Exhibitors Boost and Optimize their Presence

Ever sell a home or condo and host an open house?  I bet your home was de-cluttered and nearly spotless.  And I bet some of you baked cookies for the occasion.  A booth contest is a lot like the open house: the host knows that its visitors will be evaluating the space.  This results in:

  1. More captivating and refined booth imagery
  2. Booth content that aims to please (the visitor)
  3. A higher level of booth staffers
  4. More engagement from booth staffers (just like at the farmers market)

With everyone “raising their game”, this means that exhibitors win and attendees win as well.

SaaS: Sampling as a Service

In the picture above, a fruit stand placed a large assortment of samples in labeled bins, allowing visitors to sample for themselves. I call this Sampling as a (Self) Service!  The idea here is to allow “prospects” to sample your “products” (on their own) and then have a “staffer” come by to see if they have any questions.

The same could be done in a virtual trade show. Place your products in your virtual booth and allow visitors to take them on a test drive.  Let them do their thing, but check in with them from time to time to see if they need assistance.

Logistics

Here’s how the booth contest could be run:

  1. Heavily promote the contest prior to the event
  2. Educate and inform exhibitors on the ground rules
  3. Create meaningful incentives for attendees to vote
  4. Announce the winner two-thirds of the way through the event. This leaves the remaining one-third of the event for the winner to receive the benefits (traffic to their booth)
  5. Create a badge or logo that the winner can place on their web site and share via social networks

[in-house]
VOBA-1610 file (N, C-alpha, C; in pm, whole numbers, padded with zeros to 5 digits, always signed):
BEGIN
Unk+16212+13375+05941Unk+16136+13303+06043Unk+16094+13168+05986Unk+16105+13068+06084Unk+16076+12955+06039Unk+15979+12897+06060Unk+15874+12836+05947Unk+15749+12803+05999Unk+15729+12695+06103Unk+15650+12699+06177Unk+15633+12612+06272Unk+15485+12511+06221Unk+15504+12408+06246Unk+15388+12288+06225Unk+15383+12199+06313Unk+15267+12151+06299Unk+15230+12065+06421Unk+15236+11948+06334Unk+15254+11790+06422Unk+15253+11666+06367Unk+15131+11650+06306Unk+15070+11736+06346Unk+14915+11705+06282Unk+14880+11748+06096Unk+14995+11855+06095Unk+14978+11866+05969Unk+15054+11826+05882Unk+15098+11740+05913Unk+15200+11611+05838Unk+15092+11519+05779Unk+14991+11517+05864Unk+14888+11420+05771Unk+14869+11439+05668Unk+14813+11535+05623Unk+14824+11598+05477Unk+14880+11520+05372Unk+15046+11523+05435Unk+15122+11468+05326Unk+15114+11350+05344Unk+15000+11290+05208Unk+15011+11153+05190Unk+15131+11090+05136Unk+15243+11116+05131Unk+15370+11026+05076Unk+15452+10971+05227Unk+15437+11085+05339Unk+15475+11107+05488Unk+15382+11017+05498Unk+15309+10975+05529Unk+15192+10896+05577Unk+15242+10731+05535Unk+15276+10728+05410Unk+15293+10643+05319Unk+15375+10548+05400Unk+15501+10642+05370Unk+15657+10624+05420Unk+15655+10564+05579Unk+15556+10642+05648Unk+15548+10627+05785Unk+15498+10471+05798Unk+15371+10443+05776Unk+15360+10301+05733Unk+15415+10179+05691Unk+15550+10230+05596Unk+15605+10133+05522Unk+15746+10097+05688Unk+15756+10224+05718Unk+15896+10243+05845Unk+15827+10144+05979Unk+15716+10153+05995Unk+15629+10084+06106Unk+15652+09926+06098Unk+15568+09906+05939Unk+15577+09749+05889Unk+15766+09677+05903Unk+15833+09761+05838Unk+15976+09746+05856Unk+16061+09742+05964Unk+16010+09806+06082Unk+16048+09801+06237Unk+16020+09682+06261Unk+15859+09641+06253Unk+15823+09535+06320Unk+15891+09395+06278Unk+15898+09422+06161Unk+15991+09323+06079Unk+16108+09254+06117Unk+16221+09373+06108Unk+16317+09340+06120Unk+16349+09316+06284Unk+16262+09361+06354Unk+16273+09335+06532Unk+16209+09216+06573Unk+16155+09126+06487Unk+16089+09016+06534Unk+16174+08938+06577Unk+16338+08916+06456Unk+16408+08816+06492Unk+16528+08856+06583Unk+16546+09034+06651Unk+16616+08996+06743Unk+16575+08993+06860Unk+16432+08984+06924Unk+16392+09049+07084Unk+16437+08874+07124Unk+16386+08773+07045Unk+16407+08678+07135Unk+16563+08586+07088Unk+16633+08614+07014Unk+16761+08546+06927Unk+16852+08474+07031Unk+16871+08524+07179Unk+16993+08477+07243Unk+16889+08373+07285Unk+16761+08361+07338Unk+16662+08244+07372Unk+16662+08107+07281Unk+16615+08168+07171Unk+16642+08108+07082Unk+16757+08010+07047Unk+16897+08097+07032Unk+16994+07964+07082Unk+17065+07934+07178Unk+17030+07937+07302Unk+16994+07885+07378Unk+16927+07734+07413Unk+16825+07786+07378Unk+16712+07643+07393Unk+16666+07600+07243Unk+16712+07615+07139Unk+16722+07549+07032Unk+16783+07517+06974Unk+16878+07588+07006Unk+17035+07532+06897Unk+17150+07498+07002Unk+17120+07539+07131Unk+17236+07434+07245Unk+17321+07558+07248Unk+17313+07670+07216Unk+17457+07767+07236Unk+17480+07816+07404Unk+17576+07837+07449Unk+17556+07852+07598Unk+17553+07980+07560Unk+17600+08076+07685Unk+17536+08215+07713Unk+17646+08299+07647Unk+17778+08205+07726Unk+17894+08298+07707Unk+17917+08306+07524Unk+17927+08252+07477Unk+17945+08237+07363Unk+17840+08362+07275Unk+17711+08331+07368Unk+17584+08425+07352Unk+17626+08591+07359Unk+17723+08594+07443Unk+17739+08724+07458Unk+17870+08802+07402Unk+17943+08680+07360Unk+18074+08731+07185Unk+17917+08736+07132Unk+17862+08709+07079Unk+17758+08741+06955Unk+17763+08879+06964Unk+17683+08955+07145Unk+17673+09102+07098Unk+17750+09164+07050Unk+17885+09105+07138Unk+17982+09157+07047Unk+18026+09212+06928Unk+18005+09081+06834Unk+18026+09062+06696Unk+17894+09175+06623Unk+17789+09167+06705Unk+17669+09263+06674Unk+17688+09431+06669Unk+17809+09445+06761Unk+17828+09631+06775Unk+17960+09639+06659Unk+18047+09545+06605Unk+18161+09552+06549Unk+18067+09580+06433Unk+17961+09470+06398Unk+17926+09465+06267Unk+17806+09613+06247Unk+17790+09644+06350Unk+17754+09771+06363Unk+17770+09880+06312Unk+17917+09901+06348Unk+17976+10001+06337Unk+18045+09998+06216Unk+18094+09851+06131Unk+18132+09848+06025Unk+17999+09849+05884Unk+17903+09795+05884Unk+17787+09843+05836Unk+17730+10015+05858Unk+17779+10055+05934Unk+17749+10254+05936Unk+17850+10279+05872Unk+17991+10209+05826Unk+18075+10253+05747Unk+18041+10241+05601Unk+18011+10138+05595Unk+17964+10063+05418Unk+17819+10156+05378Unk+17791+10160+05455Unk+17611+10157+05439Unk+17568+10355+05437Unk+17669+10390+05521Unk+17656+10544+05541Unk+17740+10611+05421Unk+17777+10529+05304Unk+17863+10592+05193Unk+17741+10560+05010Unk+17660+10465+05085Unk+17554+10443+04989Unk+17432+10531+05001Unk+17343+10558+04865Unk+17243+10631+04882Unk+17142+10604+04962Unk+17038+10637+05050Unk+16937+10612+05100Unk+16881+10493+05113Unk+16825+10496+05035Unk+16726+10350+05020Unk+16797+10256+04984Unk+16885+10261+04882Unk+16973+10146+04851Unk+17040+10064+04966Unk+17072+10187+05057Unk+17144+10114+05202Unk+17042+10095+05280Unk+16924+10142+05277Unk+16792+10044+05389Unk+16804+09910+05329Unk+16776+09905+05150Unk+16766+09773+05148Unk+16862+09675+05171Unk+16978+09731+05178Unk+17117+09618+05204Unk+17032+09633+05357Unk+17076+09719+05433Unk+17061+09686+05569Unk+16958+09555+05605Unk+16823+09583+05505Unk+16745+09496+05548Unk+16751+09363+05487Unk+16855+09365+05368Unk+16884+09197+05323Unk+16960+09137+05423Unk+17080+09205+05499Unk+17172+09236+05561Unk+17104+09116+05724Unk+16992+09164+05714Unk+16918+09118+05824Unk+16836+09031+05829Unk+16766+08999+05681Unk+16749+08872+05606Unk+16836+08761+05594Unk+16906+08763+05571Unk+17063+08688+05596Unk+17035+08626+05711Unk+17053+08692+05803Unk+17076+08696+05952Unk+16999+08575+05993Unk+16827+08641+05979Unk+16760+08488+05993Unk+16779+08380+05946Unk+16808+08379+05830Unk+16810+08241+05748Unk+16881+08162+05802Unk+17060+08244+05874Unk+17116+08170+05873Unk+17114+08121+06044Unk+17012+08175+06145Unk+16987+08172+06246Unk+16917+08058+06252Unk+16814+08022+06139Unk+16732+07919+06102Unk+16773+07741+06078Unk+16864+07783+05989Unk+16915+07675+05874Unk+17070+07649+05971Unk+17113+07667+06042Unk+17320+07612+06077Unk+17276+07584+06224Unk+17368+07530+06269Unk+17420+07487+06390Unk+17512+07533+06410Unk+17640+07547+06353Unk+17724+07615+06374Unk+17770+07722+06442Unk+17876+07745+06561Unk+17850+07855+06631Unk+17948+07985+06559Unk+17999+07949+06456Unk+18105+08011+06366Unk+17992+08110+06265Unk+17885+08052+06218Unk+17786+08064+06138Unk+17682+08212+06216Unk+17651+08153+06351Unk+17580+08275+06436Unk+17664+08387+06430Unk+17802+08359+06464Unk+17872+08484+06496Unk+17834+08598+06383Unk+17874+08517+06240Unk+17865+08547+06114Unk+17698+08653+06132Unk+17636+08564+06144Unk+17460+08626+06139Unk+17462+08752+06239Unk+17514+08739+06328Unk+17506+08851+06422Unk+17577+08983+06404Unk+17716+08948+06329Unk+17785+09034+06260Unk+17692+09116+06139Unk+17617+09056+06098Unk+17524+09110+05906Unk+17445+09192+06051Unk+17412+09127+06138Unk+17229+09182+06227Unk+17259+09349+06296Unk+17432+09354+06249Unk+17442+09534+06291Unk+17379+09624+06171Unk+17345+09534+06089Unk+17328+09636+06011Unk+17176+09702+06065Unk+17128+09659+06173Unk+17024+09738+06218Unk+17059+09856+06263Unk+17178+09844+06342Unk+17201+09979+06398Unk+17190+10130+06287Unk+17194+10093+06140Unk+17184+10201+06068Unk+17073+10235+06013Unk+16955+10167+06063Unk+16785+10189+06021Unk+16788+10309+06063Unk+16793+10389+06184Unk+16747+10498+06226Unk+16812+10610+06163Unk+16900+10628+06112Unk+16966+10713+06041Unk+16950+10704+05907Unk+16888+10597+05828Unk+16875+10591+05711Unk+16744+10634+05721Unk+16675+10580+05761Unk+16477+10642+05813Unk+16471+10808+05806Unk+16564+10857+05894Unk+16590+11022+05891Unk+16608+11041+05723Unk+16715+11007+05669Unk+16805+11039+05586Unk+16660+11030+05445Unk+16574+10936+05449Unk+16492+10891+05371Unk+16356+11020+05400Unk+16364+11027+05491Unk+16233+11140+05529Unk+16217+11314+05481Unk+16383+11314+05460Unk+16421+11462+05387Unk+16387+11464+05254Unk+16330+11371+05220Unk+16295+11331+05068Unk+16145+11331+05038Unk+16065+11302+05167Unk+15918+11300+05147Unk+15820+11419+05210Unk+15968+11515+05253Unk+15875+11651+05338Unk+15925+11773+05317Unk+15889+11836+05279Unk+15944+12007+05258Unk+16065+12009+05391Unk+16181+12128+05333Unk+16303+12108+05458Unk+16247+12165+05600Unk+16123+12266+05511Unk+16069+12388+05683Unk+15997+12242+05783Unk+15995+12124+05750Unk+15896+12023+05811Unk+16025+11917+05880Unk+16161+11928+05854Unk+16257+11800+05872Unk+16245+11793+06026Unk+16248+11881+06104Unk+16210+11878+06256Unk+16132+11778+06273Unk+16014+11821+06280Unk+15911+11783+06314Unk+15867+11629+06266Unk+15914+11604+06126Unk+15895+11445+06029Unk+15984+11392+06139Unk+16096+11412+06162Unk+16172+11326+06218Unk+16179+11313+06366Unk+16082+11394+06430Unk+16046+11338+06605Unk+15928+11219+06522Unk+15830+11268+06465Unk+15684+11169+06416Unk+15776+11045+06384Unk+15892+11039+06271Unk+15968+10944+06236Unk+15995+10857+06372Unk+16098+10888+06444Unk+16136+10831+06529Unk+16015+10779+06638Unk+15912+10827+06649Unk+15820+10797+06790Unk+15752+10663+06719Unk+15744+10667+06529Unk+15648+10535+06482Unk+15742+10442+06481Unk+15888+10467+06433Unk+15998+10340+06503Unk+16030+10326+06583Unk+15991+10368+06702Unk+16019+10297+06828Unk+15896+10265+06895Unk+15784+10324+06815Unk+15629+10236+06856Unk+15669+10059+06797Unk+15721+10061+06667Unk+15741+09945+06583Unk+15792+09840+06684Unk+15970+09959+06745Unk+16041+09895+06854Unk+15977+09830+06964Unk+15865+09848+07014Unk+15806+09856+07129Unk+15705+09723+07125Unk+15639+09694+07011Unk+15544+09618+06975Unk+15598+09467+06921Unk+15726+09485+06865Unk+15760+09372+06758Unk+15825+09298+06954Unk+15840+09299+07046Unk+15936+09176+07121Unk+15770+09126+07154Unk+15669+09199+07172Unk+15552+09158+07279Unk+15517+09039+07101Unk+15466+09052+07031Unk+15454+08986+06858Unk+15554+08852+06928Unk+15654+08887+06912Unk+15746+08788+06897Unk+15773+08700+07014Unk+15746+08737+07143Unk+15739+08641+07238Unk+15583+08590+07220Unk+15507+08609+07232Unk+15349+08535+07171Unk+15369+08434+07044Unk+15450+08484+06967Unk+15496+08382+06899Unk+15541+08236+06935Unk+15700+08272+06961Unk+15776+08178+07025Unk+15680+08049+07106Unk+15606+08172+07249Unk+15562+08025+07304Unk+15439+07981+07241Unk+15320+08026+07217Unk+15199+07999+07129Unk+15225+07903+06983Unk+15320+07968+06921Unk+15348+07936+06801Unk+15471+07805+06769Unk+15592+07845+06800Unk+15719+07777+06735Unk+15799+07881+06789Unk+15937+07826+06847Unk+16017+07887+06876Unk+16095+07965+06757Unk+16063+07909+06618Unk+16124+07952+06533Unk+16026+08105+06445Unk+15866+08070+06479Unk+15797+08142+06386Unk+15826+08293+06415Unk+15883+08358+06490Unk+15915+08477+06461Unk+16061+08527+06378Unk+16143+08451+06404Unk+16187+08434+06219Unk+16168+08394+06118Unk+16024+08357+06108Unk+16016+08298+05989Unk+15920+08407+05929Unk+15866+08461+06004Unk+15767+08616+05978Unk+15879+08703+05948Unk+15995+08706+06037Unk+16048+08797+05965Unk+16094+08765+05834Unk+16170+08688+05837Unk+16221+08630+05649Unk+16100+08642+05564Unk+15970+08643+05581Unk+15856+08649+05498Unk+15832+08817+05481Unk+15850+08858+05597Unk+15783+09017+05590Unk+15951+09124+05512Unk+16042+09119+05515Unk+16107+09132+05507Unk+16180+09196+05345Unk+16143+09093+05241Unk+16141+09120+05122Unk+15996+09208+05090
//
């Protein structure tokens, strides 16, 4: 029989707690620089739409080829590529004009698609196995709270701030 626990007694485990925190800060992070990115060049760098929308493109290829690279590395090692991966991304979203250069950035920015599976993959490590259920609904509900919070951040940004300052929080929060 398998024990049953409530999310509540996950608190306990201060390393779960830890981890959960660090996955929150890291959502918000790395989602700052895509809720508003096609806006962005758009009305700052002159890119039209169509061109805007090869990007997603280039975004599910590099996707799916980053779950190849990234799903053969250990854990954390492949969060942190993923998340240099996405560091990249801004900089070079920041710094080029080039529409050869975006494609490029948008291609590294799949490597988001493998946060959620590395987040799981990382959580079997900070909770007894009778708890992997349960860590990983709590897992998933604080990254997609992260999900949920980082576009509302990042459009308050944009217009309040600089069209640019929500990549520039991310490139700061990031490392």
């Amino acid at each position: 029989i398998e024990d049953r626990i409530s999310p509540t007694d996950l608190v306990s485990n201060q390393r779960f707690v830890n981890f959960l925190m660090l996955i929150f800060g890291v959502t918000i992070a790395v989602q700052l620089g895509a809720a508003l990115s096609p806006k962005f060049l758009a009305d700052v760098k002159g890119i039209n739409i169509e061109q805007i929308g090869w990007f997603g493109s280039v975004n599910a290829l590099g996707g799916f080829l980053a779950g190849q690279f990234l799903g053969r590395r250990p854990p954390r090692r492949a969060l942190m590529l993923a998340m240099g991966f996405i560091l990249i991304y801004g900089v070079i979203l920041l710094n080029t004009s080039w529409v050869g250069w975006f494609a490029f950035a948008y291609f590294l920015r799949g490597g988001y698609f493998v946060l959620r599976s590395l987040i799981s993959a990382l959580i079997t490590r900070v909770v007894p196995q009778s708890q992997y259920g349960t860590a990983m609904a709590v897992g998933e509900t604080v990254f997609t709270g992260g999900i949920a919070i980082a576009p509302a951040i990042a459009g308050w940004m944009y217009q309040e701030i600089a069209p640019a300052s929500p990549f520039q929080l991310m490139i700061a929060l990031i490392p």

Conclusion

The virtual booths at some events can be underwhelming.  A contest can encourage and motivate the exhibitors and create a win/win/win for attendees, exhibitors and you.


Using Social Media Marketing To Drive Your Virtual Tradeshow Leads

September 14, 2010

The following is a guest post from Cece Salomon-Lee.

As a marketer, one of my goals is to generate the right leads for my sales force as efficiently and quickly as possible.  This requires constant evaluation of existing tools — emails, banner ads, and events — as well as new ones such as social media and virtual events. While webinars arguably are a standard part of a marketer’s lead gen toolbox, virtual tradeshows are just being considered. Part of the challenge is how to effectively drive qualified sales leads to your booth or virtual event.

Here are recommendations on how to leverage social media to market your next virtual tradeshow (Please note that these recommendations are for organizations who are hosting their own virtual tradeshows and may need to be amended for those exhibiting within a virtual event):

Identify Online Influencers